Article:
The cost of switching to and from an Apple platform product to another platform is lower, but it isn't as easy as moving from Windows machine to Windows machine. The same software generally won't migrate with you either unless you break license and create a Hackentosh or buy a Psystar PC and risk having the company go out of business, care of Apple.
When you have these relatively large switching costs, you tend to have a captive market, and margins in a captive market are what business people dream of at night. But prices are far from customer friendly and there is a sense that you simply have no choice. Years ago, I heard an IBM executive use the analogy that it was like selling air -- folks would pay whatever you charged. But there is a reason why IBM and Apple customers tend to be some of the happiest in the market, at least historically.
The Forgotten Benefit
Having one vendor that handles the entire platform generally results in a more reliable product (granted, there are exceptions), but both IBM and Apple maintain the image of companies that build high-quality products. This image does seem to be tied to their respective abilities to control their platforms. It is hard to argue there is a computer system in the world more reliable than a mainframe, and in the PC market the most reliable machines tend to be Macs.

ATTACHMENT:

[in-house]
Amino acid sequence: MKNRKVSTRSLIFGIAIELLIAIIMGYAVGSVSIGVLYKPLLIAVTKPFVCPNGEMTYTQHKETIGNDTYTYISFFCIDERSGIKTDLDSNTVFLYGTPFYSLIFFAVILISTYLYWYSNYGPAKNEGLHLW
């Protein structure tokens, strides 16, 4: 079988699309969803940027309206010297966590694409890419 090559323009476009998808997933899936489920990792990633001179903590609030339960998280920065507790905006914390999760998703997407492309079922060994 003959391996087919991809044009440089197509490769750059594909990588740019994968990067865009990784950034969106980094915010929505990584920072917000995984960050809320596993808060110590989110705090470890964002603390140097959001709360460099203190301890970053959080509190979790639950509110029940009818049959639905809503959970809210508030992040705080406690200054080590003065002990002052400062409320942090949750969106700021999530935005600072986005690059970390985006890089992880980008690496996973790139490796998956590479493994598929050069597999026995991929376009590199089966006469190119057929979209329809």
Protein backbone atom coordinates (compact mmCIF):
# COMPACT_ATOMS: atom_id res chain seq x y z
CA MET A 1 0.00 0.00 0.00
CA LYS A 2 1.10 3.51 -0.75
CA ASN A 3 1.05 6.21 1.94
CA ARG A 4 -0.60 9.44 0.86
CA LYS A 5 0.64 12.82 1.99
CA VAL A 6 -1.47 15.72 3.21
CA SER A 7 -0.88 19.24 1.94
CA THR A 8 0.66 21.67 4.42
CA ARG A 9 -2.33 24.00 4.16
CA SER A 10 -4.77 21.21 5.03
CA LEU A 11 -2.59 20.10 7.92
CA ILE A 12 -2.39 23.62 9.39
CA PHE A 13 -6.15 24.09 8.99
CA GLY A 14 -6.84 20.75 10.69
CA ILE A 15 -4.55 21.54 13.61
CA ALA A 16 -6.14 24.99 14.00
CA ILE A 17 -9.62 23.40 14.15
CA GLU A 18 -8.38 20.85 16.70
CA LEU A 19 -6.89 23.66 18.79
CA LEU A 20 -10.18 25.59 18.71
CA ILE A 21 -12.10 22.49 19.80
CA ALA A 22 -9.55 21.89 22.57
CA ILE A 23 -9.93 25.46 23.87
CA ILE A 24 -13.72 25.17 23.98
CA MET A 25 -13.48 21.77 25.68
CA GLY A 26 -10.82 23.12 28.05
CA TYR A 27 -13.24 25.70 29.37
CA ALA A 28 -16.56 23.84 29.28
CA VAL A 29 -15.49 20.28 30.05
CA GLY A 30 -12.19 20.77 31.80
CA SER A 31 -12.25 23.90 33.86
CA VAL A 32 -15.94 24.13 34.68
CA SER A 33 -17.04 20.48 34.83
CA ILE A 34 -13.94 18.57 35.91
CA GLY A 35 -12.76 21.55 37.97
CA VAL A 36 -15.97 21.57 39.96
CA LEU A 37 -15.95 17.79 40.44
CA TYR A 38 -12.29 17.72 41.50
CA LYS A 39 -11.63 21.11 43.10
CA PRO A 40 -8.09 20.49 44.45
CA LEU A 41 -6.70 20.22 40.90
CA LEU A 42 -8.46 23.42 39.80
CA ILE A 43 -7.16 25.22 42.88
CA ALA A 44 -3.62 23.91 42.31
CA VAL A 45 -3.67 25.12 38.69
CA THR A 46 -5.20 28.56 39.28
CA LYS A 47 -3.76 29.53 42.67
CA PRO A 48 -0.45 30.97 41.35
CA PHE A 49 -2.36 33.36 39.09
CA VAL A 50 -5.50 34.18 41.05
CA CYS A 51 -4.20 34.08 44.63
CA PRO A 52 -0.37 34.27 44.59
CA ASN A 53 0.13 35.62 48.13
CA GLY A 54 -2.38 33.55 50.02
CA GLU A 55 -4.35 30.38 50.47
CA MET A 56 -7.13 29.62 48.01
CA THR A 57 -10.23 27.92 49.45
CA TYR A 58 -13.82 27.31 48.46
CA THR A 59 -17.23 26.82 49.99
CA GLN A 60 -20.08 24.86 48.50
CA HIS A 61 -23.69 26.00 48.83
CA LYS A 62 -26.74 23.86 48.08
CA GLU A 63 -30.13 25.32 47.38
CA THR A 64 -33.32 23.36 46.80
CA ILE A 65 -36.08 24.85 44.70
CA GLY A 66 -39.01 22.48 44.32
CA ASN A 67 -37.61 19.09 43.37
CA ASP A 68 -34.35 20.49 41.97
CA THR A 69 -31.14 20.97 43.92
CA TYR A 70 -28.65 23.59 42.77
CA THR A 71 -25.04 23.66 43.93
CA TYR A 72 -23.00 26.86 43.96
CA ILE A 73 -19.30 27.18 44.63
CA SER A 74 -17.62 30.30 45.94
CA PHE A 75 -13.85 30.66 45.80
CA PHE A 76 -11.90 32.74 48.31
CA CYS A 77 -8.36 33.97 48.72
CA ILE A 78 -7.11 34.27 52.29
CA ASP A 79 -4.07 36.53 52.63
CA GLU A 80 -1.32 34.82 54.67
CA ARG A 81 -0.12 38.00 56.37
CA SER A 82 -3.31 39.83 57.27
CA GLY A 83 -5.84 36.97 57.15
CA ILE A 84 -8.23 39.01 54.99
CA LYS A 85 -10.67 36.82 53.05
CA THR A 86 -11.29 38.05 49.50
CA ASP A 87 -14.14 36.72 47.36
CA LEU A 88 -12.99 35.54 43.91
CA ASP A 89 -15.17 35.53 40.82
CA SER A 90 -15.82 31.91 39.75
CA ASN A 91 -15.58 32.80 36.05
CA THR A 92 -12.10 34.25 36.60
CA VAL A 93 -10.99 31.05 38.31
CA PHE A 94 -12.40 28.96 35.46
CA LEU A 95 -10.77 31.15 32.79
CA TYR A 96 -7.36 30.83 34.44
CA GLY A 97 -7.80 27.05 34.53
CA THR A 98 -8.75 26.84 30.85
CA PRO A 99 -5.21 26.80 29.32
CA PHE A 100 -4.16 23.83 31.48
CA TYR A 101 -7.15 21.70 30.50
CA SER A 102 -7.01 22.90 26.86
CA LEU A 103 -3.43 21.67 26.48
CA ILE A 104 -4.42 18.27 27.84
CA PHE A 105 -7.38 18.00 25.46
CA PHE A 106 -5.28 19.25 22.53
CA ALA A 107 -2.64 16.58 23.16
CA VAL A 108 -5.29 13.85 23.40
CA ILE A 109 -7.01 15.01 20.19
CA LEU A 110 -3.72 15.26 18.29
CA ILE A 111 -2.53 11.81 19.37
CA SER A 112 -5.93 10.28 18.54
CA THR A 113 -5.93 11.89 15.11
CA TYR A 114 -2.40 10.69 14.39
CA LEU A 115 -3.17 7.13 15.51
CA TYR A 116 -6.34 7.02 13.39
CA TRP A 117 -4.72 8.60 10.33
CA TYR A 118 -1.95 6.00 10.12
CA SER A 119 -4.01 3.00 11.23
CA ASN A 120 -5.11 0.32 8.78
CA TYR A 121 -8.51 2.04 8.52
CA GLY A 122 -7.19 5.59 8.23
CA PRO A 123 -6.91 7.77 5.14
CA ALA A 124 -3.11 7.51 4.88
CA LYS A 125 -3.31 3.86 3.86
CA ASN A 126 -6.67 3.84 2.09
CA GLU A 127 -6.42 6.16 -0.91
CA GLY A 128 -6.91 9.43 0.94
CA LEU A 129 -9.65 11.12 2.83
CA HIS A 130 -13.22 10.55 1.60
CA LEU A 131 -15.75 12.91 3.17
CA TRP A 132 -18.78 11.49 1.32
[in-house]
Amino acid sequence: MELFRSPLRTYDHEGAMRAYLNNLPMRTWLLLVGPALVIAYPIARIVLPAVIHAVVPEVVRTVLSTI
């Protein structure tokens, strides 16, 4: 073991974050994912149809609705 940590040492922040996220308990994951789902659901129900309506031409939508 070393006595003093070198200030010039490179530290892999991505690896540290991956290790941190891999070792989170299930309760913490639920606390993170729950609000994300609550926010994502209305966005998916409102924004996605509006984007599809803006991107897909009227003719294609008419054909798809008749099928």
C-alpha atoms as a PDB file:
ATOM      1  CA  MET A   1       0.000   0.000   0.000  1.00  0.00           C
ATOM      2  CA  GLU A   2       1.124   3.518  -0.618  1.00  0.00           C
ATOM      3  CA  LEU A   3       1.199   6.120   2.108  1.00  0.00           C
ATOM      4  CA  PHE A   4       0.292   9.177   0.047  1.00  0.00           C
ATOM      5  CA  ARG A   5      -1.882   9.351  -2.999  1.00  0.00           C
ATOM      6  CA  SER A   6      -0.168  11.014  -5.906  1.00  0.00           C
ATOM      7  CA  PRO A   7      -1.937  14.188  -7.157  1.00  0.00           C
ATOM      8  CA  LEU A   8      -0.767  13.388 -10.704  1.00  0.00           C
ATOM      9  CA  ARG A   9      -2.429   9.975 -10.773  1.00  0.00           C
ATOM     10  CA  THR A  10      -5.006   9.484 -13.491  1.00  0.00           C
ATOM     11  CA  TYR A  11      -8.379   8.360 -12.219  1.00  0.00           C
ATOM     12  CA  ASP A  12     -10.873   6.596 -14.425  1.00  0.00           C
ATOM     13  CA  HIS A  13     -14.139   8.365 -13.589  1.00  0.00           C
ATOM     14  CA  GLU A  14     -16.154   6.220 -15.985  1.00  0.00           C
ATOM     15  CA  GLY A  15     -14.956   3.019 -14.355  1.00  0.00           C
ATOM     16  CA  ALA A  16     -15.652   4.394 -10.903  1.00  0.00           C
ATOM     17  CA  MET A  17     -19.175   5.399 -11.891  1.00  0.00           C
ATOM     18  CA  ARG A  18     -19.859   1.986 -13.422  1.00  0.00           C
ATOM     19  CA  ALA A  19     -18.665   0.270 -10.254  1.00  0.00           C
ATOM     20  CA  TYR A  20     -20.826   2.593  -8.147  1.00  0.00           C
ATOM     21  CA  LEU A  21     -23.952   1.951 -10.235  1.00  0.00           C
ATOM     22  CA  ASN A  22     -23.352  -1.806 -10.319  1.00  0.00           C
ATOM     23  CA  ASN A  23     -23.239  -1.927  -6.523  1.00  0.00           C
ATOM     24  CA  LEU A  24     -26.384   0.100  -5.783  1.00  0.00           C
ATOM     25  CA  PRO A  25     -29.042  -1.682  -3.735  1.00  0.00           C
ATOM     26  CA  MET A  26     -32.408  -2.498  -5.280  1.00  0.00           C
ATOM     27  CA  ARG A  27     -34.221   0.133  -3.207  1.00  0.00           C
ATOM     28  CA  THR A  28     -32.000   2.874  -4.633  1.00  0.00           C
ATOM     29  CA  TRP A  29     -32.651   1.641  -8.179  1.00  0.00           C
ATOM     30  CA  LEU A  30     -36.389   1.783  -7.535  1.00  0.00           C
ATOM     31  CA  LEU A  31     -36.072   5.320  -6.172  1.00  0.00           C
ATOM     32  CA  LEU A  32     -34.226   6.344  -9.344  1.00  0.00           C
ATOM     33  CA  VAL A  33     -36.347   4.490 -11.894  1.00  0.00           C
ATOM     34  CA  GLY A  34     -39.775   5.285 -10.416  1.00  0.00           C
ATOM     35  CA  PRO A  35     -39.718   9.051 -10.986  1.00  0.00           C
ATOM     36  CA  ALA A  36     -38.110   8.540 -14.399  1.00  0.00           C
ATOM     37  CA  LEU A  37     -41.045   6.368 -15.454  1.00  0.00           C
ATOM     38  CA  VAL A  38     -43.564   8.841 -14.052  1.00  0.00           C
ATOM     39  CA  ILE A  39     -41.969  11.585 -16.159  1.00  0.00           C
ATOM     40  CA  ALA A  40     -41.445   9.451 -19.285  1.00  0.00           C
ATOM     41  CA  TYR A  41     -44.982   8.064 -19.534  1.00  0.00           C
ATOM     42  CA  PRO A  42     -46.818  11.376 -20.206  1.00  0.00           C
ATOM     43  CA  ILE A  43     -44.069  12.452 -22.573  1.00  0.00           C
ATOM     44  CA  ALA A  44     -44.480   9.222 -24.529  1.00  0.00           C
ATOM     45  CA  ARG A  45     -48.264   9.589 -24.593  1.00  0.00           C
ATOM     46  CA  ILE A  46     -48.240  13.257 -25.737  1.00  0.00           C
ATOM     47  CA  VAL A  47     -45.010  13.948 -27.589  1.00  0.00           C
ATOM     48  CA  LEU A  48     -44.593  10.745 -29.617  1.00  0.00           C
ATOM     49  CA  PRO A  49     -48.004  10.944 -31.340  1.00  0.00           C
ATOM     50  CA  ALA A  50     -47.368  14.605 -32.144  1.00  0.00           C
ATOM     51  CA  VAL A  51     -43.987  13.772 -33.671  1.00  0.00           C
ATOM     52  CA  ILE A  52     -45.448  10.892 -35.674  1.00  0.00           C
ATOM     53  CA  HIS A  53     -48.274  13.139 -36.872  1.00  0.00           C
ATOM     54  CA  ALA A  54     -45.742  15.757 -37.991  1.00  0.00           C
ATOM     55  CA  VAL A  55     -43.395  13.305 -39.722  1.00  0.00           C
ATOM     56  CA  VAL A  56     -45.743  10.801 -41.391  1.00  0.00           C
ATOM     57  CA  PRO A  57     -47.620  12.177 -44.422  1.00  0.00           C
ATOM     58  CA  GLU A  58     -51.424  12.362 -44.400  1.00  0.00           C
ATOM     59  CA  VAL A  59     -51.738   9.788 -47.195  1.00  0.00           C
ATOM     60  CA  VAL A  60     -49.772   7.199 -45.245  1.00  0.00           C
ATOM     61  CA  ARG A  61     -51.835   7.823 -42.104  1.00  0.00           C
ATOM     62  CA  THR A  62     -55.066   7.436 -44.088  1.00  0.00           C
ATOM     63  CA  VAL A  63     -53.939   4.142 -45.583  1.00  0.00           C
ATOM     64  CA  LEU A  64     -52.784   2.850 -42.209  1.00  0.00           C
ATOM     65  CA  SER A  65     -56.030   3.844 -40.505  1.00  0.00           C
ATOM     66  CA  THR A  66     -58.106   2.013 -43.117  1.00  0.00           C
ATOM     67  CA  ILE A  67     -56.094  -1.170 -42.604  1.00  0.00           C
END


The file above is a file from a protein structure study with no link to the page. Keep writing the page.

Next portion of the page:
So you do pay more, but there is a benefit tied to that extra payment that the majority of IBM and Apple customers appear to think is worth it. When it works, both the company and the customers are successful, margins are high and customers are satisfied. But, to keep it successful, the owning vendor has to keep its customers happy, even in the face of falling prices elsewhere. This is often forgotten and successful antitrust action or market collapse results.
The Recurring Problem
Apple products have been getting increasingly unreliable, with reports of products exploding. Leopard and Snow Leopard were relatively buggy at launch, and a lot of folks seem to be wondering suddenly if Apple is covering things up. IBM has had (back in the '80s) the same recurring problem, though. Currently, it doesn't seem to be enjoying the quality problems that Apple has been seeing.